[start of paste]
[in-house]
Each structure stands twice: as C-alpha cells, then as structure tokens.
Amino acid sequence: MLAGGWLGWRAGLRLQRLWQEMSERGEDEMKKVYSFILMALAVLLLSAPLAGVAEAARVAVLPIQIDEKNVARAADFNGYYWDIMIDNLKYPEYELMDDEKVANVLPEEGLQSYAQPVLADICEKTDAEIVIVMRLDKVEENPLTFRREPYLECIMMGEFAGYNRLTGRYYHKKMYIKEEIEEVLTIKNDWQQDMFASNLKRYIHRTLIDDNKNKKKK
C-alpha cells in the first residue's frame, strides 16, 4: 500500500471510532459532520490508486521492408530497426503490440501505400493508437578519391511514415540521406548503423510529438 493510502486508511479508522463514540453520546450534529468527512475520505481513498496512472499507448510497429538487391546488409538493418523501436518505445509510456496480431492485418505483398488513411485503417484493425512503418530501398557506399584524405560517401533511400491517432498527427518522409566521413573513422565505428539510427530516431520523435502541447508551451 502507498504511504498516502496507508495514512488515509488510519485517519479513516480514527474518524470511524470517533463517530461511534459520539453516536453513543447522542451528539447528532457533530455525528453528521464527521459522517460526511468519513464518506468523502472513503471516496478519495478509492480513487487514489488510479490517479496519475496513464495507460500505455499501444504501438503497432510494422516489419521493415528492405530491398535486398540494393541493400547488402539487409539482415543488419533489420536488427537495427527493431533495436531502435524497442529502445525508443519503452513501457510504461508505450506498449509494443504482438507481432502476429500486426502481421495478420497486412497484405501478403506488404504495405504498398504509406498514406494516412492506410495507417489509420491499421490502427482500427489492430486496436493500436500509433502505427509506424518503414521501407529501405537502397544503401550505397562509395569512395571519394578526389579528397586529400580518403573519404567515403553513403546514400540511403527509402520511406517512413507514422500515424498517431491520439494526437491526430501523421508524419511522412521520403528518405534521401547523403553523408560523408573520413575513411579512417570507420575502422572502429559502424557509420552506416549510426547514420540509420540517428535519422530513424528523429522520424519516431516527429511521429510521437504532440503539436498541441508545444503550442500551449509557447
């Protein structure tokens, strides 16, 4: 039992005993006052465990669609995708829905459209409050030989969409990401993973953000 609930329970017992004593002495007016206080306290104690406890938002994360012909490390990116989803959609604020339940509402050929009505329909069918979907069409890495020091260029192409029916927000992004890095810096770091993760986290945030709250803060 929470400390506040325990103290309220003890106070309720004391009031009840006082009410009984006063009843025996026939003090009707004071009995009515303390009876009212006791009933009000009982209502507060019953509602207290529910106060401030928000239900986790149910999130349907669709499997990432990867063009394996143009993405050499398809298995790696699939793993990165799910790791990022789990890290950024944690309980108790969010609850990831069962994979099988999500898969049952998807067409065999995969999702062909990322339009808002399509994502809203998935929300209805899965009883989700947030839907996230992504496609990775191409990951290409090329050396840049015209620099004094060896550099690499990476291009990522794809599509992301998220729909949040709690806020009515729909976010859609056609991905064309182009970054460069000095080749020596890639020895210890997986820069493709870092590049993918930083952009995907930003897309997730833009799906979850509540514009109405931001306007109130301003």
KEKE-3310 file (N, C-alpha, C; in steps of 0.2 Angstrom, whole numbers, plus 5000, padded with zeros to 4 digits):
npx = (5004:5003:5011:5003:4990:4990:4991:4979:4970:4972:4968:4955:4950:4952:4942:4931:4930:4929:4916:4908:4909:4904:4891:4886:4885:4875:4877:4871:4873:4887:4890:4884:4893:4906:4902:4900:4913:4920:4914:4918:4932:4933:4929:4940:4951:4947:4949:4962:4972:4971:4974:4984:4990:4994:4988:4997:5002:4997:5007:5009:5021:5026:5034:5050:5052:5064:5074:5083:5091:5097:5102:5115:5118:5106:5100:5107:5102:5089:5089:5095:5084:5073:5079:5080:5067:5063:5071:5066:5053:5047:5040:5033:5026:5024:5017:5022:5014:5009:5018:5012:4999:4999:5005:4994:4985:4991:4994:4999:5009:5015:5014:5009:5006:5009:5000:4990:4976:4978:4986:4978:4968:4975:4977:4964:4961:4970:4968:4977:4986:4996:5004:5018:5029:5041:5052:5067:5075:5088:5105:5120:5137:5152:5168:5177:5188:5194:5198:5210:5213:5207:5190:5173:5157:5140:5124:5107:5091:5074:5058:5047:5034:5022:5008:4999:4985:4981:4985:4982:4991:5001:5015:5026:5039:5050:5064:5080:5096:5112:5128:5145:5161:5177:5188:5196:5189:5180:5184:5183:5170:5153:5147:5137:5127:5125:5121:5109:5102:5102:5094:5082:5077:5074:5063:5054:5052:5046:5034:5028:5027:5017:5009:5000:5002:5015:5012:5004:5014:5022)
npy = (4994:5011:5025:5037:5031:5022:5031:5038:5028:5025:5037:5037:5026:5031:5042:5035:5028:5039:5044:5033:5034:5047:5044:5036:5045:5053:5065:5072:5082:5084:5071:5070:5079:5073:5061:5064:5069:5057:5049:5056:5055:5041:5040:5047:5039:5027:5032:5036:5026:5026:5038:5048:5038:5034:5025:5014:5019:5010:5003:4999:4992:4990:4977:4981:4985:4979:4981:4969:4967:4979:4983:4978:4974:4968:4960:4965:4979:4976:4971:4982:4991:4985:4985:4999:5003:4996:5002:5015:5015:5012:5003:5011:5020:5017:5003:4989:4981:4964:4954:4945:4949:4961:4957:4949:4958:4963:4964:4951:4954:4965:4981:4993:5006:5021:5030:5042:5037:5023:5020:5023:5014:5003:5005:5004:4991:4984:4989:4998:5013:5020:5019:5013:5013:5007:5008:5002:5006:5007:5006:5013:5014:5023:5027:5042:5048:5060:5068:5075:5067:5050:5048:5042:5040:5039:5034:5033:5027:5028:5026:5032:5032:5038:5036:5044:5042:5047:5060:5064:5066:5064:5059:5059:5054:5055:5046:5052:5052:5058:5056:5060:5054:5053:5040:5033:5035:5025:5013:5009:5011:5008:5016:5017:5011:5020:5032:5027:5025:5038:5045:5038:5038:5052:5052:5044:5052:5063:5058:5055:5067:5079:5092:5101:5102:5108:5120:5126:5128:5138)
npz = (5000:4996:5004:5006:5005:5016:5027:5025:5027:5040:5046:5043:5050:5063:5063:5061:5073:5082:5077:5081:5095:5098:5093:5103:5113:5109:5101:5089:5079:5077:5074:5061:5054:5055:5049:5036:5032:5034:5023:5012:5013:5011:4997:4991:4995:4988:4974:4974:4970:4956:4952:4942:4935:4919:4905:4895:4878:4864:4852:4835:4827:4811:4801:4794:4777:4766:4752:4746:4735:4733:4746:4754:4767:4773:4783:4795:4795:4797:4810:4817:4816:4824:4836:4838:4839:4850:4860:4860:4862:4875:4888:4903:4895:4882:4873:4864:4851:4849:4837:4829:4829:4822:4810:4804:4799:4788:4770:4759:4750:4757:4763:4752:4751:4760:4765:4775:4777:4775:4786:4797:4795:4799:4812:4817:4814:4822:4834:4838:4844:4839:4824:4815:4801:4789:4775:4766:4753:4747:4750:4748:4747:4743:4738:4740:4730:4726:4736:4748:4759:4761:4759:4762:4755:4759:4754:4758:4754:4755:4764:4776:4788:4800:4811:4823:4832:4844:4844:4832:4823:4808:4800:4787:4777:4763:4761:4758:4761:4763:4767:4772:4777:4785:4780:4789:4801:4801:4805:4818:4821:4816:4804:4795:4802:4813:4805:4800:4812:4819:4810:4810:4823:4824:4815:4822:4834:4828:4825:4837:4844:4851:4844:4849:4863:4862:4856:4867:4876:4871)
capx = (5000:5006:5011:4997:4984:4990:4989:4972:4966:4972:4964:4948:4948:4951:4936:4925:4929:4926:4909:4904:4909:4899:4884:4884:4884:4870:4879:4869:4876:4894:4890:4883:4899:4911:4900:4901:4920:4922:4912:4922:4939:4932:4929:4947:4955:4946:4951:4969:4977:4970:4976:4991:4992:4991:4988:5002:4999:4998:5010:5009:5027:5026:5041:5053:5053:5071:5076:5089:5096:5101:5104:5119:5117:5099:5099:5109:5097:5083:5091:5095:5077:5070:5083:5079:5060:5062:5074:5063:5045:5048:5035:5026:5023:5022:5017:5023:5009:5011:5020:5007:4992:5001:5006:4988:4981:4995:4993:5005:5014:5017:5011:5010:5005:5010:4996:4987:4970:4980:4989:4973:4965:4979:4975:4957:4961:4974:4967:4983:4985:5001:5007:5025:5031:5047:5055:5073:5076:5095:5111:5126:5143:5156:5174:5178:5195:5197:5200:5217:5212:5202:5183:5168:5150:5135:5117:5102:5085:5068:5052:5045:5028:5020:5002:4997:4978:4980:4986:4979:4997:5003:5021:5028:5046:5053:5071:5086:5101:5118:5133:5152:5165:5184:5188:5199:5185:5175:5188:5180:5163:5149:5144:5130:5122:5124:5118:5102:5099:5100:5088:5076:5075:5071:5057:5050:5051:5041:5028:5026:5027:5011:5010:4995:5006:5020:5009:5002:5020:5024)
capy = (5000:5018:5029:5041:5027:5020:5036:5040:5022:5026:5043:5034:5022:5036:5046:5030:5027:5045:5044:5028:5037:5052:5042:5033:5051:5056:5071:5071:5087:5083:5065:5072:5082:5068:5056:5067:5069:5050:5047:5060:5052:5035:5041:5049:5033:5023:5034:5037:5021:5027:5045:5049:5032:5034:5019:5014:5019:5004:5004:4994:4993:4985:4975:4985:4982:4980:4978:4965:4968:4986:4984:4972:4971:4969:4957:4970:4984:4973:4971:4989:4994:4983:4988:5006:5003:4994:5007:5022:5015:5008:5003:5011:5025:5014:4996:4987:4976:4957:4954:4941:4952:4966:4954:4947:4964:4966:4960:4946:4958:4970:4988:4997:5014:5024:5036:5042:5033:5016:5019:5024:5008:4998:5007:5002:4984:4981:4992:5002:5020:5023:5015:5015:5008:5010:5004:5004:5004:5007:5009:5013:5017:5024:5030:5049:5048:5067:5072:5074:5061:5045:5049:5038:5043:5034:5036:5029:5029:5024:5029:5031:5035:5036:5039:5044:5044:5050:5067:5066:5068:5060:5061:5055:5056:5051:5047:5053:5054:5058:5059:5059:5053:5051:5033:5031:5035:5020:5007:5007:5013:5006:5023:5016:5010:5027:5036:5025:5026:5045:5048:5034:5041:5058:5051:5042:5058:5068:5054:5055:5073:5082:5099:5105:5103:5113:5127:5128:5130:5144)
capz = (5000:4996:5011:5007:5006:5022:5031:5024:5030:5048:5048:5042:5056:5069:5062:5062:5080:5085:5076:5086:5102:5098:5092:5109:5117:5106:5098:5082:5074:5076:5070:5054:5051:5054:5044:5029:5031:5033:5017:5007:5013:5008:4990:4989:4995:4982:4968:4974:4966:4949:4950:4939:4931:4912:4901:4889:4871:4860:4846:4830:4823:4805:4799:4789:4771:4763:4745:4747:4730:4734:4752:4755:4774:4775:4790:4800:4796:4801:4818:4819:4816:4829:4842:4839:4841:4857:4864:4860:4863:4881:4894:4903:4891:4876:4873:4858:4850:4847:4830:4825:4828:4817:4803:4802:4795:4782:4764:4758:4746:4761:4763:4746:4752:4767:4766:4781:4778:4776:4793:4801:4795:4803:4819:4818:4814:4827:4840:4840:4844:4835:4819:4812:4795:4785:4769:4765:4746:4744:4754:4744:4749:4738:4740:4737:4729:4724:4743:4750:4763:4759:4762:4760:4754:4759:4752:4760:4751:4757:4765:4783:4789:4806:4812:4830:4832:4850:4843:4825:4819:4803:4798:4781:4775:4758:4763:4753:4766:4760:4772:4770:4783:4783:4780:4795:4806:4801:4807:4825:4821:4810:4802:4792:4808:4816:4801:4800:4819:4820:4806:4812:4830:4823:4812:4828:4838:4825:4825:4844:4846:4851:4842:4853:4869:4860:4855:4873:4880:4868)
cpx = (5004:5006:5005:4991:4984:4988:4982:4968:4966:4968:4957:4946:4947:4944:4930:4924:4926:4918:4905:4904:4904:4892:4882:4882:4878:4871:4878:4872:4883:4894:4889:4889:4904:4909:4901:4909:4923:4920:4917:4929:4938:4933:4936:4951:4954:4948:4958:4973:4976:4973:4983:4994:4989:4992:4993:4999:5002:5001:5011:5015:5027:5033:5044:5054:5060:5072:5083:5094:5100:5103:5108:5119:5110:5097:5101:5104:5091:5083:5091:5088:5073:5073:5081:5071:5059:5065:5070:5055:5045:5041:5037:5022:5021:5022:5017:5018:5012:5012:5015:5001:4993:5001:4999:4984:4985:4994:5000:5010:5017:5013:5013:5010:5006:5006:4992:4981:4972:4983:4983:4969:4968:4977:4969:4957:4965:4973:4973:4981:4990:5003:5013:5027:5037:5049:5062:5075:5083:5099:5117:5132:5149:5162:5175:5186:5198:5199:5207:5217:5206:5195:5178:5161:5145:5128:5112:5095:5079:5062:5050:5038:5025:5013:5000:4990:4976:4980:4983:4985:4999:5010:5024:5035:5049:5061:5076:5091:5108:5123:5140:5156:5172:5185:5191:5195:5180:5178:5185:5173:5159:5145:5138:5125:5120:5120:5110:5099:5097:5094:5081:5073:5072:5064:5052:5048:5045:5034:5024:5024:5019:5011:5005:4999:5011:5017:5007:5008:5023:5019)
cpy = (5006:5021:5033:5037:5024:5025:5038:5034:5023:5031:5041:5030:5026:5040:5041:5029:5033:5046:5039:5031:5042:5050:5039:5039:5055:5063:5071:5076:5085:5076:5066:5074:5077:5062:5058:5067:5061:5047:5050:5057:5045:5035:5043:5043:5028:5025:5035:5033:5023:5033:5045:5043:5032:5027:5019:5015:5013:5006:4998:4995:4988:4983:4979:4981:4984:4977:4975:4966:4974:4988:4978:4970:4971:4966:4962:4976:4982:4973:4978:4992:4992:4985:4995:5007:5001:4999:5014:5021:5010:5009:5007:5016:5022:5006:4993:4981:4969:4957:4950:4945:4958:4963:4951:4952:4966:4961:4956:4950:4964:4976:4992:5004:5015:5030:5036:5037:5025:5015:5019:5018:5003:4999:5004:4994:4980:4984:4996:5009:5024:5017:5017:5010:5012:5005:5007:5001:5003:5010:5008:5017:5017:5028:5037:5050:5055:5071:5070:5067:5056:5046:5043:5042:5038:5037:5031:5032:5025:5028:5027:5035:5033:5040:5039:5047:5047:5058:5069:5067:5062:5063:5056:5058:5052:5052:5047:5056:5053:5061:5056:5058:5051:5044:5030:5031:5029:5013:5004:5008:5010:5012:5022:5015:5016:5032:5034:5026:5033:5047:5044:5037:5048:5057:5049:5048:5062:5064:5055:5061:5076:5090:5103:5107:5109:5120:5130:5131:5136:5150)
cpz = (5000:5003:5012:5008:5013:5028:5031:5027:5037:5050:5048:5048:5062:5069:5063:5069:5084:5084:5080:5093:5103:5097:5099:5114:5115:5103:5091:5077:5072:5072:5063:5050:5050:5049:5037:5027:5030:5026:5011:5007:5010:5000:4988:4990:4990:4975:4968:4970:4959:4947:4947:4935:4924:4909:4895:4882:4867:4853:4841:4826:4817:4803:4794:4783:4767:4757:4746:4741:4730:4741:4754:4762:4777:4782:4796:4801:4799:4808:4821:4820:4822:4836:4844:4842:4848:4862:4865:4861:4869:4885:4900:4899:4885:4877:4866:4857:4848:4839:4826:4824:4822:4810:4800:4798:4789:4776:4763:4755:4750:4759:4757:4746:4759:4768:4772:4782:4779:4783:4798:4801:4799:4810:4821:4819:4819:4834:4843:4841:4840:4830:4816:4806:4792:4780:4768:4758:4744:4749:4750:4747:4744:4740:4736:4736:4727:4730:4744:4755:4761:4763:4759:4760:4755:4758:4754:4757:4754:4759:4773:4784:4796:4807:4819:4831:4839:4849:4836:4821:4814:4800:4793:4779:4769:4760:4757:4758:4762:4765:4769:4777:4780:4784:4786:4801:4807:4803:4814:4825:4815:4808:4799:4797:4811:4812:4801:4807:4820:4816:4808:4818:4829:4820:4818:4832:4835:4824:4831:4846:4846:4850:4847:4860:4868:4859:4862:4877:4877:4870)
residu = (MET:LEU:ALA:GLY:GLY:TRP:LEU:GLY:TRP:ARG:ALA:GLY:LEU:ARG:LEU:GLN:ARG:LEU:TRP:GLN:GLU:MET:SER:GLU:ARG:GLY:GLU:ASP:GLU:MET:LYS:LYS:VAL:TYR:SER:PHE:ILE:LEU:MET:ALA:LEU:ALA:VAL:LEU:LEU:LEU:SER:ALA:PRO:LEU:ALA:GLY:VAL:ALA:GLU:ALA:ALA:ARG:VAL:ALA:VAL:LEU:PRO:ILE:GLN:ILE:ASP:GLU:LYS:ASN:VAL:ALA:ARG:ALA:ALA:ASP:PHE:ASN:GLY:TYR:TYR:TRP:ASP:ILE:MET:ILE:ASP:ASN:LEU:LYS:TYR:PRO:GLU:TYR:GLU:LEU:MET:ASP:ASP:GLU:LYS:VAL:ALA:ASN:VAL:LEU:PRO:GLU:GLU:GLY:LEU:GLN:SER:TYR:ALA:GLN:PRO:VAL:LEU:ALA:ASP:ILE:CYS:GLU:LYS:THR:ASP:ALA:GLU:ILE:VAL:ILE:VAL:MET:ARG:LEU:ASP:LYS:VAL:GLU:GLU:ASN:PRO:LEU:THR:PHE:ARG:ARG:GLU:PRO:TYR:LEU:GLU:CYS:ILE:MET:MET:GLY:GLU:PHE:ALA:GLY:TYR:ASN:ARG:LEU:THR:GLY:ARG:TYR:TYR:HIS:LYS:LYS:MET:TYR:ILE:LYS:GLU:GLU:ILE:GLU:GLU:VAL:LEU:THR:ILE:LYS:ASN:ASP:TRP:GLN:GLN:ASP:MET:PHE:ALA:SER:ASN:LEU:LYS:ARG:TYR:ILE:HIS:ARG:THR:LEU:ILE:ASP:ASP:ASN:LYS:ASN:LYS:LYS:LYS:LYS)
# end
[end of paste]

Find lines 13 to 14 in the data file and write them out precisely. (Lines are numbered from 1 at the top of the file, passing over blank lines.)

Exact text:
cpx = (5004:5006:5005:4991:4984:4988:4982:4968:4966:4968:4957:4946:4947:4944:4930:4924:4926:4918:4905:4904:4904:4892:4882:4882:4878:4871:4878:4872:4883:4894:4889:4889:4904:4909:4901:4909:4923:4920:4917:4929:4938:4933:4936:4951:4954:4948:4958:4973:4976:4973:4983:4994:4989:4992:4993:4999:5002:5001:5011:5015:5027:5033:5044:5054:5060:5072:5083:5094:5100:5103:5108:5119:5110:5097:5101:5104:5091:5083:5091:5088:5073:5073:5081:5071:5059:5065:5070:5055:5045:5041:5037:5022:5021:5022:5017:5018:5012:5012:5015:5001:4993:5001:4999:4984:4985:4994:5000:5010:5017:5013:5013:5010:5006:5006:4992:4981:4972:4983:4983:4969:4968:4977:4969:4957:4965:4973:4973:4981:4990:5003:5013:5027:5037:5049:5062:5075:5083:5099:5117:5132:5149:5162:5175:5186:5198:5199:5207:5217:5206:5195:5178:5161:5145:5128:5112:5095:5079:5062:5050:5038:5025:5013:5000:4990:4976:4980:4983:4985:4999:5010:5024:5035:5049:5061:5076:5091:5108:5123:5140:5156:5172:5185:5191:5195:5180:5178:5185:5173:5159:5145:5138:5125:5120:5120:5110:5099:5097:5094:5081:5073:5072:5064:5052:5048:5045:5034:5024:5024:5019:5011:5005:4999:5011:5017:5007:5008:5023:5019)
cpy = (5006:5021:5033:5037:5024:5025:5038:5034:5023:5031:5041:5030:5026:5040:5041:5029:5033:5046:5039:5031:5042:5050:5039:5039:5055:5063:5071:5076:5085:5076:5066:5074:5077:5062:5058:5067:5061:5047:5050:5057:5045:5035:5043:5043:5028:5025:5035:5033:5023:5033:5045:5043:5032:5027:5019:5015:5013:5006:4998:4995:4988:4983:4979:4981:4984:4977:4975:4966:4974:4988:4978:4970:4971:4966:4962:4976:4982:4973:4978:4992:4992:4985:4995:5007:5001:4999:5014:5021:5010:5009:5007:5016:5022:5006:4993:4981:4969:4957:4950:4945:4958:4963:4951:4952:4966:4961:4956:4950:4964:4976:4992:5004:5015:5030:5036:5037:5025:5015:5019:5018:5003:4999:5004:4994:4980:4984:4996:5009:5024:5017:5017:5010:5012:5005:5007:5001:5003:5010:5008:5017:5017:5028:5037:5050:5055:5071:5070:5067:5056:5046:5043:5042:5038:5037:5031:5032:5025:5028:5027:5035:5033:5040:5039:5047:5047:5058:5069:5067:5062:5063:5056:5058:5052:5052:5047:5056:5053:5061:5056:5058:5051:5044:5030:5031:5029:5013:5004:5008:5010:5012:5022:5015:5016:5032:5034:5026:5033:5047:5044:5037:5048:5057:5049:5048:5062:5064:5055:5061:5076:5090:5103:5107:5109:5120:5130:5131:5136:5150)